The lost art of critical thinking: believing what you hear

I recently had a conversation with a co-worker where he was telling me a few stories of how he’d been burned by friends who told him things that turned out to not be true.

My first question: Did you do your own research or consider what was driving their perspective or interpretation of events? The answer: no.

This brought me back to a conversation we had a few weeks earlier. He had told me about some bad experiences he had been having with an employee of mine. I listened to the story, took notes and then did my research.

I started investigating the facts and talking to others who were involved in the incidents about which I was told. In fact, I also talked to the person in question to get their side of the story.

There’s a phrase for this: Trust, but verify.

I trusted my co-worker person as a source. In fact, it was my trust in him that led me to do my own investigation.

Whenever I hear an assertion or news story, my first reaction is to consider what is the other side of the story. Chances are, some of the key facts are being omitted to serve the side of the one telling the story. Other times, they just don’t know all the details – some of which may be critical to the story.

Sometimes, our previous biases against a person or organization can alter our filter. Take the Donald Trump story.

When Trump was announcing his candidacy, he said about Mexican immigrants:

“They’re sending people that have lots of problems, and they’re bringing those problems with us. They’re bringing drugs. They’re bringing crime. They’re rapists. And some, I assume, are good people.”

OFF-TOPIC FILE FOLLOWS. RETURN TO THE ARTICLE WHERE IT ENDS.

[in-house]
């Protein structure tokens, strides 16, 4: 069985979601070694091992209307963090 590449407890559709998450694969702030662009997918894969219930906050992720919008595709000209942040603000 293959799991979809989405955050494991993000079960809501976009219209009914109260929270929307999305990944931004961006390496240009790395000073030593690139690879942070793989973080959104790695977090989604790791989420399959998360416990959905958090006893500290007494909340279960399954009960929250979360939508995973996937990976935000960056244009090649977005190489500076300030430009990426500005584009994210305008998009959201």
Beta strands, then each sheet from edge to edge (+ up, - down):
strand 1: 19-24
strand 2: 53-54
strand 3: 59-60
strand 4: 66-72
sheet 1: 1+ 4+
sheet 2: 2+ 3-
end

A lot of people went immediately to mocking his statement because they think he’s dumb and expect to make a joke of everything he says. He is, to many, a joke.

But whether or not he’s a joke, you still have to consider his words. He didn’t say all immigrants are rapists, as many would have you believe. He said some are, and some are good people. It’s right there in his statement.

And the facts are on his side. Look no further than the woman killed by an immigrant man who had been previously deported several times. But if you want to go deeper, there are plenty examples of crimes committed by illegal aliens.

If nothing else, they’re here illegally, and that, in itself, is a crime.

Bringing it back to my co-worker, my investigation revealed that his concerns about my employee were correct. But he ended up quite angry with me for not trusting him and just taking his word for it.

But that’s exactly what got him in trouble with his friends in the first place. (As an aside, it’s also why he made fun of Trump’s quote to me… because he had heard people make fun of Trump without actually researching the quote and the veracity of it.)

The lesson? Before reaching a conclusion on any information you hear, you have to dive deeper and do your research. Consider what the other side of the story is saying and why. If you don’t, you’ll find yourself always vulnerable to being manipulated by people who may have an agenda that goes against your own.

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